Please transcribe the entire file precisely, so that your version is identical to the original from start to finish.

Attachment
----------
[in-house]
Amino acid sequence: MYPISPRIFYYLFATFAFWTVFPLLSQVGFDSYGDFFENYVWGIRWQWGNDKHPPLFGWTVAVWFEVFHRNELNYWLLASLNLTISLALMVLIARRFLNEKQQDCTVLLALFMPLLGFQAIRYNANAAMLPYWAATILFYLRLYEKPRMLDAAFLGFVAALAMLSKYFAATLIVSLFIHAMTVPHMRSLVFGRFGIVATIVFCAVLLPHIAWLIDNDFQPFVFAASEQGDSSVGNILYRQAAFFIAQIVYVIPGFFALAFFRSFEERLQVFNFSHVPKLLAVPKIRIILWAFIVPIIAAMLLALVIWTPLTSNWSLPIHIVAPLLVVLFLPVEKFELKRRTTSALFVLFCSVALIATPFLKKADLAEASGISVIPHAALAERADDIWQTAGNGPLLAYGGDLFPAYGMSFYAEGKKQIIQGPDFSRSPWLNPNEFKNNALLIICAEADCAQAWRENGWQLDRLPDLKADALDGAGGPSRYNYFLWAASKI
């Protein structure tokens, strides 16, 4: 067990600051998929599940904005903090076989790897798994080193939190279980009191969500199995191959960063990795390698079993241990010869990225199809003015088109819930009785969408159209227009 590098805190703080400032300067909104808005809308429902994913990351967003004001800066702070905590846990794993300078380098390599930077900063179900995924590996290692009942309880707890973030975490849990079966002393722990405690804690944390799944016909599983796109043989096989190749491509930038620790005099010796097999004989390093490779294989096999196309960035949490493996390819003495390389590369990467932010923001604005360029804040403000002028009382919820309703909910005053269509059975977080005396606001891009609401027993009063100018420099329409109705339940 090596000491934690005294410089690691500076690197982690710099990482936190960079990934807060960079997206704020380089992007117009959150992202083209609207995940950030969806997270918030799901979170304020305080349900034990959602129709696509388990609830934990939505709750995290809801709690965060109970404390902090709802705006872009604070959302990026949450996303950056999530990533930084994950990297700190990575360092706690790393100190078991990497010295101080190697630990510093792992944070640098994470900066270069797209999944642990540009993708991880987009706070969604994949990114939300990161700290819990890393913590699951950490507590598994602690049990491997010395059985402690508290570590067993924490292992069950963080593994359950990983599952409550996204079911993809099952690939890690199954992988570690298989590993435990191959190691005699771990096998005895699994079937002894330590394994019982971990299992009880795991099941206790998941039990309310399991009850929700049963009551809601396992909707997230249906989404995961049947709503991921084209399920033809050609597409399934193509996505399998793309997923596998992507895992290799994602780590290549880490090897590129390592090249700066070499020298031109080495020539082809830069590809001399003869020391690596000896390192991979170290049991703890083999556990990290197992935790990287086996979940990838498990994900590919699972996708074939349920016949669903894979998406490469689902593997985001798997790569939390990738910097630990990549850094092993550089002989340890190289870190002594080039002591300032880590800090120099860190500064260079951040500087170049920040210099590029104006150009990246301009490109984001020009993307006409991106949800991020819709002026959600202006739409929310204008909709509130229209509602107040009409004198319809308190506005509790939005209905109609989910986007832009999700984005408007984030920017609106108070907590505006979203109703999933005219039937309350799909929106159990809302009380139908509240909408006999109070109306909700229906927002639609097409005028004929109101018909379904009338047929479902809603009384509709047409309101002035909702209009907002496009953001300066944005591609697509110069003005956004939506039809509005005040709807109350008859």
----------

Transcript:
[in-house]
Amino acid sequence: MYPISPRIFYYLFATFAFWTVFPLLSQVGFDSYGDFFENYVWGIRWQWGNDKHPPLFGWTVAVWFEVFHRNELNYWLLASLNLTISLALMVLIARRFLNEKQQDCTVLLALFMPLLGFQAIRYNANAAMLPYWAATILFYLRLYEKPRMLDAAFLGFVAALAMLSKYFAATLIVSLFIHAMTVPHMRSLVFGRFGIVATIVFCAVLLPHIAWLIDNDFQPFVFAASEQGDSSVGNILYRQAAFFIAQIVYVIPGFFALAFFRSFEERLQVFNFSHVPKLLAVPKIRIILWAFIVPIIAAMLLALVIWTPLTSNWSLPIHIVAPLLVVLFLPVEKFELKRRTTSALFVLFCSVALIATPFLKKADLAEASGISVIPHAALAERADDIWQTAGNGPLLAYGGDLFPAYGMSFYAEGKKQIIQGPDFSRSPWLNPNEFKNNALLIICAEADCAQAWRENGWQLDRLPDLKADALDGAGGPSRYNYFLWAASKI
């Protein structure tokens, strides 16, 4: 067990600051998929599940904005903090076989790897798994080193939190279980009191969500199995191959960063990795390698079993241990010869990225199809003015088109819930009785969408159209227009 590098805190703080400032300067909104808005809308429902994913990351967003004001800066702070905590846990794993300078380098390599930077900063179900995924590996290692009942309880707890973030975490849990079966002393722990405690804690944390799944016909599983796109043989096989190749491509930038620790005099010796097999004989390093490779294989096999196309960035949490493996390819003495390389590369990467932010923001604005360029804040403000002028009382919820309703909910005053269509059975977080005396606001891009609401027993009063100018420099329409109705339940 090596000491934690005294410089690691500076690197982690710099990482936190960079990934807060960079997206704020380089992007117009959150992202083209609207995940950030969806997270918030799901979170304020305080349900034990959602129709696509388990609830934990939505709750995290809801709690965060109970404390902090709802705006872009604070959302990026949450996303950056999530990533930084994950990297700190990575360092706690790393100190078991990497010295101080190697630990510093792992944070640098994470900066270069797209999944642990540009993708991880987009706070969604994949990114939300990161700290819990890393913590699951950490507590598994602690049990491997010395059985402690508290570590067993924490292992069950963080593994359950990983599952409550996204079911993809099952690939890690199954992988570690298989590993435990191959190691005699771990096998005895699994079937002894330590394994019982971990299992009880795991099941206790998941039990309310399991009850929700049963009551809601396992909707997230249906989404995961049947709503991921084209399920033809050609597409399934193509996505399998793309997923596998992507895992290799994602780590290549880490090897590129390592090249700066070499020298031109080495020539082809830069590809001399003869020391690596000896390192991979170290049991703890083999556990990290197992935790990287086996979940990838498990994900590919699972996708074939349920016949669903894979998406490469689902593997985001798997790569939390990738910097630990990549850094092993550089002989340890190289870190002594080039002591300032880590800090120099860190500064260079951040500087170049920040210099590029104006150009990246301009490109984001020009993307006409991106949800991020819709002026959600202006739409929310204008909709509130229209509602107040009409004198319809308190506005509790939005209905109609989910986007832009999700984005408007984030920017609106108070907590505006979203109703999933005219039937309350799909929106159990809302009380139908509240909408006999109070109306909700229906927002639609097409005028004929109101018909379904009338047929479902809603009384509709047409309101002035909702209009907002496009953001300066944005591609697509110069003005956004939506039809509005005040709807109350008859």